Where the blind spots in human judgment become dangerous is in fields like medicine, where patients are begging for certainty and doctors can thrive by pretending they have it. A study at the Oregon Research Institute found that when radiologists were shown X-rays of stomach ulcers, and asked how likely each one was to be cancerous, their diagnoses didn’t agree—and if you showed the same X-ray to the same doctor at two different times, he often didn’t agree with himself. Or in politics, where voters will reject a good candidate because of their own unrecognized biases, and choose the one who claims the loudest: “I know exactly what’s wrong, and I can fix it.” Or religion, where a church promises if you do A, B, and C, you’ll go to heaven, but if you do X, Y, or Z, you’ll burn in hell, even though in all of human history there is zero evidence that this is true.
One of Danny Kahneman’s great qualities as a researcher was he didn’t ask predictable questions. He didn’t say “Why do you believe this when it’s obviously wrong? Are you stupid or what?” He’d say, “We know people believe this, even when it’s obviously wrong; why is that? What kink in human nature is at work here, and how can we stop it from doing damage?” He and Tversky found that adult patterns of thinking are pretty hard to change. They did better with children. Kids are learning about everything for the first time. They don’t have so much skin in the game. If they make a mistake, they’re likely to think it’s funny and interesting, and go at it differently the next time.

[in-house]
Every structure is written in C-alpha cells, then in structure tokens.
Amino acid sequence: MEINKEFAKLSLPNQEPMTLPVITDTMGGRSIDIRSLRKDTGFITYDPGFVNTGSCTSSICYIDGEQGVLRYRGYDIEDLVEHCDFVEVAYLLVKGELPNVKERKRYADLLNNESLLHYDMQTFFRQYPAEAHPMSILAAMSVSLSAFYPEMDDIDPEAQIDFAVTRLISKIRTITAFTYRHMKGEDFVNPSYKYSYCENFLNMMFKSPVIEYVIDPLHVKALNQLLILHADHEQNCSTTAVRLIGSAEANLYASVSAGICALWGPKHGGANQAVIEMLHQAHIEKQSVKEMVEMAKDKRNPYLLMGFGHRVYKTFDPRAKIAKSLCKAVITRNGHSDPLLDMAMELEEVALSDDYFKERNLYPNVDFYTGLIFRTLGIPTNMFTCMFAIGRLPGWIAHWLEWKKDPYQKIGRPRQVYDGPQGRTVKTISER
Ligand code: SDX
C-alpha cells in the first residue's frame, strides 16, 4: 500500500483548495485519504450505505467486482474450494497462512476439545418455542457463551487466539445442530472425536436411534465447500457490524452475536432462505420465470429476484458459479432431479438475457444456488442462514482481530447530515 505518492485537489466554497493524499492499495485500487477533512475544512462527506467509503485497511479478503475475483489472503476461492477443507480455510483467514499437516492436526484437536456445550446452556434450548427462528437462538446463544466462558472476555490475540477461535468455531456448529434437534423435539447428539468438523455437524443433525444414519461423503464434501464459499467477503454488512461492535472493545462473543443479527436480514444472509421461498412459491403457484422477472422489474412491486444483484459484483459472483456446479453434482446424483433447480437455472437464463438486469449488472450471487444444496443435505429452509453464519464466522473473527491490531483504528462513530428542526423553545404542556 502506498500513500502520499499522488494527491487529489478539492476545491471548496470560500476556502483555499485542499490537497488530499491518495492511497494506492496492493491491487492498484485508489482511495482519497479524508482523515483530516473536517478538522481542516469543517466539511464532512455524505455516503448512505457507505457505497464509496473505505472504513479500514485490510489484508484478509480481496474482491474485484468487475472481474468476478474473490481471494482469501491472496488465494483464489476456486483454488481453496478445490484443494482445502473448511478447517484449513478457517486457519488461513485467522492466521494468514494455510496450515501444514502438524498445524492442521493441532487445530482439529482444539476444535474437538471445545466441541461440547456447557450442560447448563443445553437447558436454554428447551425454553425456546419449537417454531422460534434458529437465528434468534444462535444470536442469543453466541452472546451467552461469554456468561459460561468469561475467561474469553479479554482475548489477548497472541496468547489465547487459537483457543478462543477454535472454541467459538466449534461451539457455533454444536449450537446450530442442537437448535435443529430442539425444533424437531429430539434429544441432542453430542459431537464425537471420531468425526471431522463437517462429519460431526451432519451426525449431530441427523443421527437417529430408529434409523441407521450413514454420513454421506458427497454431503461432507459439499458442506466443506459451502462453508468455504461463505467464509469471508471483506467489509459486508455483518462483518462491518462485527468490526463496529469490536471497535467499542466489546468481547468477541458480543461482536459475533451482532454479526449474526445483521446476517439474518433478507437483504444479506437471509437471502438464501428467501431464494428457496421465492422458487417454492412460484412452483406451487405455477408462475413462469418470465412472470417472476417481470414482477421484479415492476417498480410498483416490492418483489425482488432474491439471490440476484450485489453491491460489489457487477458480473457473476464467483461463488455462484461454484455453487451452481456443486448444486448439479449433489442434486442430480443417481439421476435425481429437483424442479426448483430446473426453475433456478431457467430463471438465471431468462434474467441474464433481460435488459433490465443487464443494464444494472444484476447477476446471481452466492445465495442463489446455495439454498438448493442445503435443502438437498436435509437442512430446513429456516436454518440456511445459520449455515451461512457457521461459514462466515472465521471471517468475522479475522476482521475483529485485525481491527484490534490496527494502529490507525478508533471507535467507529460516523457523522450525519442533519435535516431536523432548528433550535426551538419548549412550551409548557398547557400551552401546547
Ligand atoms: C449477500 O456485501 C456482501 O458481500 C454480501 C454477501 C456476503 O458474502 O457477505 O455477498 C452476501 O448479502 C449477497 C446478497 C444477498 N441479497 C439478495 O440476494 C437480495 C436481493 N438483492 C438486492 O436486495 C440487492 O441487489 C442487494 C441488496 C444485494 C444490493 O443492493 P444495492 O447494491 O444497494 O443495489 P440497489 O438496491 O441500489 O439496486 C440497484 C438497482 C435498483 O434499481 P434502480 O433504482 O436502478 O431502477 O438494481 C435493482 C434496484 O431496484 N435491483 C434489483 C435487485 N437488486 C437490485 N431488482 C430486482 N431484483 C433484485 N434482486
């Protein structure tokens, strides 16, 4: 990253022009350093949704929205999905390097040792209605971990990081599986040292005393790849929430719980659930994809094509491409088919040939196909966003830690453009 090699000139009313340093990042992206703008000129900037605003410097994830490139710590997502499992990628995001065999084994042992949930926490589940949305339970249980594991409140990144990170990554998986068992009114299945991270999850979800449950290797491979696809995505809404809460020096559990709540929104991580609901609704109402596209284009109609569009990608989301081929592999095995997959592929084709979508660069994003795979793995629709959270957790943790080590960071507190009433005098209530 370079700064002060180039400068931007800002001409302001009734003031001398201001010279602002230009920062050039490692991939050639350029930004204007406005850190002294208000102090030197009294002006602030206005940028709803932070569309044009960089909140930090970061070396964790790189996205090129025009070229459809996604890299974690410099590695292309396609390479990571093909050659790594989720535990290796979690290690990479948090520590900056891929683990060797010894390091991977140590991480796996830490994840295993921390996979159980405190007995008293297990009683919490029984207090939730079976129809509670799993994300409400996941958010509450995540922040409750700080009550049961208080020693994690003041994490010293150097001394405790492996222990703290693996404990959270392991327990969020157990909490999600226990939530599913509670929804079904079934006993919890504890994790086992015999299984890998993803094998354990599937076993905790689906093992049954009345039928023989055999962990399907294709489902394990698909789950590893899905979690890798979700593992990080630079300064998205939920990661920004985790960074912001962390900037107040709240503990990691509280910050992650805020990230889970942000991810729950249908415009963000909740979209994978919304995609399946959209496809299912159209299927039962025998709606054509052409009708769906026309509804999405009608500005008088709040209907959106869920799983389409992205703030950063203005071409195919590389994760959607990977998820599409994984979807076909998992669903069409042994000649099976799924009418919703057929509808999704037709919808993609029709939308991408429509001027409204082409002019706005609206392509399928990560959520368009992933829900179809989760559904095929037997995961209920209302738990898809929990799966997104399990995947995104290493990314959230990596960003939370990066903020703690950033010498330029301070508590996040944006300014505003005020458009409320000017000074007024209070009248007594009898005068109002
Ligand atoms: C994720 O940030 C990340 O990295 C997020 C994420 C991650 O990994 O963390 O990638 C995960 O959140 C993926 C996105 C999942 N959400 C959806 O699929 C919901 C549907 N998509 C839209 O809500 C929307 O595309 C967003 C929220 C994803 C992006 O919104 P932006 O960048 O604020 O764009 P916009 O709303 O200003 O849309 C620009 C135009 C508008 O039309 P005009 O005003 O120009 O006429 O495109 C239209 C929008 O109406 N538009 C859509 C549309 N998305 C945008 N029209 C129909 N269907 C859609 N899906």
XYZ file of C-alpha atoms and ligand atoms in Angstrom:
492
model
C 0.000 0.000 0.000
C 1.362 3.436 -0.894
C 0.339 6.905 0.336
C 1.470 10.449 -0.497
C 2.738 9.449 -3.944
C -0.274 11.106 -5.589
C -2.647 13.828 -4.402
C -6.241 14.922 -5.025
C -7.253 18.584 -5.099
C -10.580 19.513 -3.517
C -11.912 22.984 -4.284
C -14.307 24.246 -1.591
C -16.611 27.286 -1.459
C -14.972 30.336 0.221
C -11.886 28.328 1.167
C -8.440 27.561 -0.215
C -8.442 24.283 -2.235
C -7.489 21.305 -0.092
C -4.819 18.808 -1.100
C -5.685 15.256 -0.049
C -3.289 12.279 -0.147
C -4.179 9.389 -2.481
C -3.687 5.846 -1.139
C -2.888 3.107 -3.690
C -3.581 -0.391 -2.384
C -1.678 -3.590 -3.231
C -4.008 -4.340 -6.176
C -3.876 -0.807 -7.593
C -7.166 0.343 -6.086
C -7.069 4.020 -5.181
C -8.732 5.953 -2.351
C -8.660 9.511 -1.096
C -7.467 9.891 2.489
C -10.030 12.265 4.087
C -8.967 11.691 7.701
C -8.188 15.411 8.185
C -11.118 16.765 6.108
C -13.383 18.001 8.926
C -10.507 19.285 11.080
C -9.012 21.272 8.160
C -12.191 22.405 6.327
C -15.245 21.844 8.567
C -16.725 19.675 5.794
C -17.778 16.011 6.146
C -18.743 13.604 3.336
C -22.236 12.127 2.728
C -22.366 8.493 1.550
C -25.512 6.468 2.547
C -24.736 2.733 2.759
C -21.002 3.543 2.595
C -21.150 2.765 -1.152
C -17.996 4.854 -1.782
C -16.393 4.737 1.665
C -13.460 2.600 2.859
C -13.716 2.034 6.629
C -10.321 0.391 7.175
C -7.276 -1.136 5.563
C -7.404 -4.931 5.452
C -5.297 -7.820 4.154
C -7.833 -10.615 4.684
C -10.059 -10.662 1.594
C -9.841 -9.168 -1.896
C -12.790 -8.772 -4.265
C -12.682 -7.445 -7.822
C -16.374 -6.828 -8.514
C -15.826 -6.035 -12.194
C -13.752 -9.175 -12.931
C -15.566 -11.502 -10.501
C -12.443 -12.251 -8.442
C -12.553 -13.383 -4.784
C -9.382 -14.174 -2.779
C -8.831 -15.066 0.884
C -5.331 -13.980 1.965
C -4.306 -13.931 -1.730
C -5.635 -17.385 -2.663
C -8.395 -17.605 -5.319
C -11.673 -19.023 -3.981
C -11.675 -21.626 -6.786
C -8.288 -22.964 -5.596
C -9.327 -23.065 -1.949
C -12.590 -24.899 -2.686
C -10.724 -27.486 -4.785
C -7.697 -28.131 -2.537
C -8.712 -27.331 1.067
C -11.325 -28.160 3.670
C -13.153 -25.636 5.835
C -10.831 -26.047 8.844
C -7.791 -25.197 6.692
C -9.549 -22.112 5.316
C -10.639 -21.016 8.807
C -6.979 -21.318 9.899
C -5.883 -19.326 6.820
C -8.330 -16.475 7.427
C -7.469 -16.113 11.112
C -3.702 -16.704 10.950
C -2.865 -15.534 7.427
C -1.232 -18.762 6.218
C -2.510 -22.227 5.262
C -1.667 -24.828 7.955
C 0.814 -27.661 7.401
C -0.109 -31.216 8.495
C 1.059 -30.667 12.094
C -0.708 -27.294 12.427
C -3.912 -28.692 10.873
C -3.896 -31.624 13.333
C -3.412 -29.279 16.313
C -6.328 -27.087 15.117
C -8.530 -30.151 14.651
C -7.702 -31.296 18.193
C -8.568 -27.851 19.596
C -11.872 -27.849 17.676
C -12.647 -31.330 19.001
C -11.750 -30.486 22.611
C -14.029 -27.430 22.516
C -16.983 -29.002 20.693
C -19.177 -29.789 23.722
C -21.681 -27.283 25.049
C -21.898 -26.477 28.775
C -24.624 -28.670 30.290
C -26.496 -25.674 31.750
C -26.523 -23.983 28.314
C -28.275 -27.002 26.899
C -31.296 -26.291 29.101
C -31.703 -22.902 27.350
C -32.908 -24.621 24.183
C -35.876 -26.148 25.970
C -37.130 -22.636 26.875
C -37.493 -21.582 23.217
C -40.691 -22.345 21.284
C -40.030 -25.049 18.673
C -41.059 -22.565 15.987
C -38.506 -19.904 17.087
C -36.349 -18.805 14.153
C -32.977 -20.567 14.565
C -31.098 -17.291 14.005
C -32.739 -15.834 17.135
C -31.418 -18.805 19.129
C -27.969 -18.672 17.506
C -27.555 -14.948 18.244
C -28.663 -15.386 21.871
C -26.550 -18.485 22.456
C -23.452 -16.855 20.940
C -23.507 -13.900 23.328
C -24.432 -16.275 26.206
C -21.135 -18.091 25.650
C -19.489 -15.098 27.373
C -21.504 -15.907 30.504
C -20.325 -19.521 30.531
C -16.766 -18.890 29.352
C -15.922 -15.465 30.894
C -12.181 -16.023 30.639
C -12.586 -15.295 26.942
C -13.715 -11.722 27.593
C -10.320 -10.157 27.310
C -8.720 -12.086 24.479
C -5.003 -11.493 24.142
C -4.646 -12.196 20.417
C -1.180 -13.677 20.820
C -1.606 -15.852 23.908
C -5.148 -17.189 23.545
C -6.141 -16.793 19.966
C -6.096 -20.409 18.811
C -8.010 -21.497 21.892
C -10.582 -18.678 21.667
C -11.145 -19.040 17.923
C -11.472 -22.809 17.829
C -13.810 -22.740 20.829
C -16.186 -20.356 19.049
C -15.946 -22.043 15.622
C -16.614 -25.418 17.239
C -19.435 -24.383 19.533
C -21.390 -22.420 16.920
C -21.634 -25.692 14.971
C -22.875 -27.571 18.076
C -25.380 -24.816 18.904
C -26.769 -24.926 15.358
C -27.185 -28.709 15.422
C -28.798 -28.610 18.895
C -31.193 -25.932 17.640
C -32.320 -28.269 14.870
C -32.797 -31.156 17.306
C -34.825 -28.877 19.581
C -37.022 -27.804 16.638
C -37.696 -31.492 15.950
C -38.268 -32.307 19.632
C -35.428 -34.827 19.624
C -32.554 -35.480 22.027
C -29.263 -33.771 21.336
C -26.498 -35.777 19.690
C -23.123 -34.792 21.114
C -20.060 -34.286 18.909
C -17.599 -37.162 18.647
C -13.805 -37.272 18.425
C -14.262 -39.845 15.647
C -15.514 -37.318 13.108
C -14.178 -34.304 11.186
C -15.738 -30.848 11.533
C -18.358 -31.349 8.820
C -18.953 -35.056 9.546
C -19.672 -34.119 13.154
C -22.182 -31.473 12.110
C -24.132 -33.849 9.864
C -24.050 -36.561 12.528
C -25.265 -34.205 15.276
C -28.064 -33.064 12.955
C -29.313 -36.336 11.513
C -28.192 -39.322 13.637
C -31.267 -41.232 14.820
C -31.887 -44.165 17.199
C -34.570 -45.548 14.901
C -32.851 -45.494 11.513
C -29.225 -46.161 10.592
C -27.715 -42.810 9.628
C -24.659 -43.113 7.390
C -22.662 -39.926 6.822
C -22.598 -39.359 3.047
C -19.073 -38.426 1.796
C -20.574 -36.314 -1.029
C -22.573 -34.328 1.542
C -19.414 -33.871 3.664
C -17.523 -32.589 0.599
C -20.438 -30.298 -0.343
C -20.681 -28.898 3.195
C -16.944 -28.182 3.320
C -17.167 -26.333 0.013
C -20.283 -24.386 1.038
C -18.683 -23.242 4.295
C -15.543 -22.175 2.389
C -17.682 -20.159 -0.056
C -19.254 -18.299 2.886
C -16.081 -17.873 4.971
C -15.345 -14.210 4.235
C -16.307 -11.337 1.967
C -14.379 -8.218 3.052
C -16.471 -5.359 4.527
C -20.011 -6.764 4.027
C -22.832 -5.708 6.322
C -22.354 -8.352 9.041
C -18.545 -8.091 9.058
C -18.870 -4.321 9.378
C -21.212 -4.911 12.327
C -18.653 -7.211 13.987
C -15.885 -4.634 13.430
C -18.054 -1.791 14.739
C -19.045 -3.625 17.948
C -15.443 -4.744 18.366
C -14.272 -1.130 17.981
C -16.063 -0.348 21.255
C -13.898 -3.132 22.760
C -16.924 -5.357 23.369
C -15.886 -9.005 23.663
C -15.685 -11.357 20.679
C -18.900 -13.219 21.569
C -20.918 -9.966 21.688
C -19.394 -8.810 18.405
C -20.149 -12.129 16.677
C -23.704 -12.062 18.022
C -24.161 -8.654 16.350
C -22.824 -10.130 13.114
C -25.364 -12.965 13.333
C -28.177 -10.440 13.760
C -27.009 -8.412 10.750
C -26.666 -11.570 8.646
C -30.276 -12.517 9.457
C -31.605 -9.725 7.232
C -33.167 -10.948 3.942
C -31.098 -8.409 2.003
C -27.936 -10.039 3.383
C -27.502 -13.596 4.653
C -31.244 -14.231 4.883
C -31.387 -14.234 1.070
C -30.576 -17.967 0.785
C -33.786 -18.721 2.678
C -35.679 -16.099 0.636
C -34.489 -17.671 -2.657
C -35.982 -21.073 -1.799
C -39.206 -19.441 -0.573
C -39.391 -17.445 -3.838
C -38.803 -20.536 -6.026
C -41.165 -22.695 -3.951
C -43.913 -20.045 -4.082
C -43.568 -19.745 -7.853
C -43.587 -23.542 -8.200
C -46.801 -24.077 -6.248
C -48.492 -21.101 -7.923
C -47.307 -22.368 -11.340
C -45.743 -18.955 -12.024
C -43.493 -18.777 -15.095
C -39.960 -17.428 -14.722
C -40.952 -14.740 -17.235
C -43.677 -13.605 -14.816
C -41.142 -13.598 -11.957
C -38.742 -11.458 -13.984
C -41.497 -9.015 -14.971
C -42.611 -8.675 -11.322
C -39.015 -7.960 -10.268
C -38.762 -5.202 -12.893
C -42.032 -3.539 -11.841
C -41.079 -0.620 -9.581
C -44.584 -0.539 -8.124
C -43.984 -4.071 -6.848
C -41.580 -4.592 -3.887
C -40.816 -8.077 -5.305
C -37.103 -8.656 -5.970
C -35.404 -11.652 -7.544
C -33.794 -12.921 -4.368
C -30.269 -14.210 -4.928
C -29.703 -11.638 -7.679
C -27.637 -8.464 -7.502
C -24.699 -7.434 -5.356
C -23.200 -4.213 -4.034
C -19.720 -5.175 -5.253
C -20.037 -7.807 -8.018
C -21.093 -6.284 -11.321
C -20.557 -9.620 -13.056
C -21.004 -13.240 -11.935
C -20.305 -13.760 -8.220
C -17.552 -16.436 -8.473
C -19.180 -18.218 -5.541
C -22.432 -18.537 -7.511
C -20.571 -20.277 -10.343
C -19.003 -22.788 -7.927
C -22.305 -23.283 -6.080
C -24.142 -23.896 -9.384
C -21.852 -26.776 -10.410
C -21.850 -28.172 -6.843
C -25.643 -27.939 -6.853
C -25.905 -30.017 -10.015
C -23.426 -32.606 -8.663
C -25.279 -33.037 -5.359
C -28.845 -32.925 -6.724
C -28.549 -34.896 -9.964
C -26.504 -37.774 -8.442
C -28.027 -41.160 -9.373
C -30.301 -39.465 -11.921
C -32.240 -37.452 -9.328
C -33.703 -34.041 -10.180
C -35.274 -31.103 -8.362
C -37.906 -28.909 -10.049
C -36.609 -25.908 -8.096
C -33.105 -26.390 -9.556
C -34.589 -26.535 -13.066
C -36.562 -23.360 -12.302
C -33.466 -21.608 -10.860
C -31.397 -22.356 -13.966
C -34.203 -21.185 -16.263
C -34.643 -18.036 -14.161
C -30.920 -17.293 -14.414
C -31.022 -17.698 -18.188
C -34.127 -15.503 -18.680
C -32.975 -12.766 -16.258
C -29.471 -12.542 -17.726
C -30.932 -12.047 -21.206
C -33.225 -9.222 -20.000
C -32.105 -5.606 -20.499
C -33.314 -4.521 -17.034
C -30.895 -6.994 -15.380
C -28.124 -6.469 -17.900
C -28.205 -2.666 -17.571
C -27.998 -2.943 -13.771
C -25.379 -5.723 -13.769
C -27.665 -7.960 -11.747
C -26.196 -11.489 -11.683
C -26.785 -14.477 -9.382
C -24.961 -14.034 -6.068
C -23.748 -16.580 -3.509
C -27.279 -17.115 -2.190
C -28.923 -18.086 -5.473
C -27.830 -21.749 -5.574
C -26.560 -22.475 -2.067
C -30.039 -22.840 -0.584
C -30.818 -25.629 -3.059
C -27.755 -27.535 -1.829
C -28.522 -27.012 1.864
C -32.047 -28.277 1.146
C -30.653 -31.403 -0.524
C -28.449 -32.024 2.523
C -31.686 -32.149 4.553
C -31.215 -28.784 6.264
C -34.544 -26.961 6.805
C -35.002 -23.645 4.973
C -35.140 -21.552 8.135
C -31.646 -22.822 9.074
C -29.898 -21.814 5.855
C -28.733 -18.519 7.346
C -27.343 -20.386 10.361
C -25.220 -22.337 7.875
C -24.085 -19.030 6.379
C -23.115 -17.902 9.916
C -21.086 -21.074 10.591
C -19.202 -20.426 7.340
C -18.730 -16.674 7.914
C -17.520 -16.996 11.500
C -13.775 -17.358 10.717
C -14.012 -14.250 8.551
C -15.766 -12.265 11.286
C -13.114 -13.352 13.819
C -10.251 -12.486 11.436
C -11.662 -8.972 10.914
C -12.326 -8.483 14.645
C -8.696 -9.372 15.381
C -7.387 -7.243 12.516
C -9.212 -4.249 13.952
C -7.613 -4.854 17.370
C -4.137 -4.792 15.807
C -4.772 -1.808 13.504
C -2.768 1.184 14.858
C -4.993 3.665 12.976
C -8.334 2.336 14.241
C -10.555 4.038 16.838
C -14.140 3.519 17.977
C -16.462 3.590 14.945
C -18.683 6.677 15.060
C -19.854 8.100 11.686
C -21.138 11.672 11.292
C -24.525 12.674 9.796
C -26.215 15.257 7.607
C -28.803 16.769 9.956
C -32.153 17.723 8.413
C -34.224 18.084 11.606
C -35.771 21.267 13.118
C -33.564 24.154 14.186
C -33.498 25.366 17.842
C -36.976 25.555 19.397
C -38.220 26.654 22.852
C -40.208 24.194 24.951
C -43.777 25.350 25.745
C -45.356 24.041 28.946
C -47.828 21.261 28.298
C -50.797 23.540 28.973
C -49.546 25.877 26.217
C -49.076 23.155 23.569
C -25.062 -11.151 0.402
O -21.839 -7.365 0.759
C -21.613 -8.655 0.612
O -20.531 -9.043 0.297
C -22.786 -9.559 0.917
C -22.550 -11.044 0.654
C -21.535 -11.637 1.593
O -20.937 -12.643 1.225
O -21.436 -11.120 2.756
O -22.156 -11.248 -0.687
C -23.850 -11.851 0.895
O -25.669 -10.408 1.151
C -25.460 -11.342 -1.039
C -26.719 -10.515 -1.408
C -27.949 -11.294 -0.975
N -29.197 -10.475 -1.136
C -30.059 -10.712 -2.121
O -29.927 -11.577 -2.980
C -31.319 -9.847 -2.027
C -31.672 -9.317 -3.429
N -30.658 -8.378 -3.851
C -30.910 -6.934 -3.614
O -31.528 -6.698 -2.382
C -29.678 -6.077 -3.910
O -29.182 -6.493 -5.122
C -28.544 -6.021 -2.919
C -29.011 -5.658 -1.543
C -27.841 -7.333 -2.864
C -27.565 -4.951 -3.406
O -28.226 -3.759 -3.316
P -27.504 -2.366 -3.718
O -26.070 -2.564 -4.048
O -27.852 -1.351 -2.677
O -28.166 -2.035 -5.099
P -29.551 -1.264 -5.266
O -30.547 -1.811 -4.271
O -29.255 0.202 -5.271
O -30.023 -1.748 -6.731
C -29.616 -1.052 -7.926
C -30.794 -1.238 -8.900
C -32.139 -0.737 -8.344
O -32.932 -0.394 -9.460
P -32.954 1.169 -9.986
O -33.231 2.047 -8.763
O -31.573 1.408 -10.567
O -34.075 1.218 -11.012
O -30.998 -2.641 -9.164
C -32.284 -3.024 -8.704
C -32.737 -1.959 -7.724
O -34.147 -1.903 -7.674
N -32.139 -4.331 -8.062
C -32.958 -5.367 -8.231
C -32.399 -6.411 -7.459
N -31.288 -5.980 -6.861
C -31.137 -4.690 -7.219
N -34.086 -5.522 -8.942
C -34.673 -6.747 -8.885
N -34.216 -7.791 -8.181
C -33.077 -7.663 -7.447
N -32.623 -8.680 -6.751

But I do think that whether or not we older folks can rewire our own habits of making judgments and decisions, it helps to recognize these blind spots when we deal with other people. When a doctor or a politician or any other expert says, “Oh, I can fix that, no problem,” don’t just say “Oh, Thanks! That’s great!” Go home; check his record. Look her up on the Internet. Find other expert opinions.
Besides Moneyball, Michael Lewis also wrote the Wall Street book The Big Short. The movie version opens with a great line from Mark Twain: “It ain’t what you don’t know that gets you into trouble. It’s what you know for sure that just ain’t so.” But that ain’t so. Mark Twain never said that. The opening line of Lewis’s book is from Leo Tolstoy: “The simplest thing cannot be made clear to the most intelligent man, if he is firmly persuaded that he knows already, without a shadow of a doubt, what is laid before him.”
So as we welcome 2019, my resolution is Trust but verify. Don’t condemn people for their quirks and blind spots (that includes me); but watch out for opinions that aren’t backed by evidence. And have a happy new year.
This post originated as a meditation on 12/30/18 for The Church for the Fellowship of All Peoples.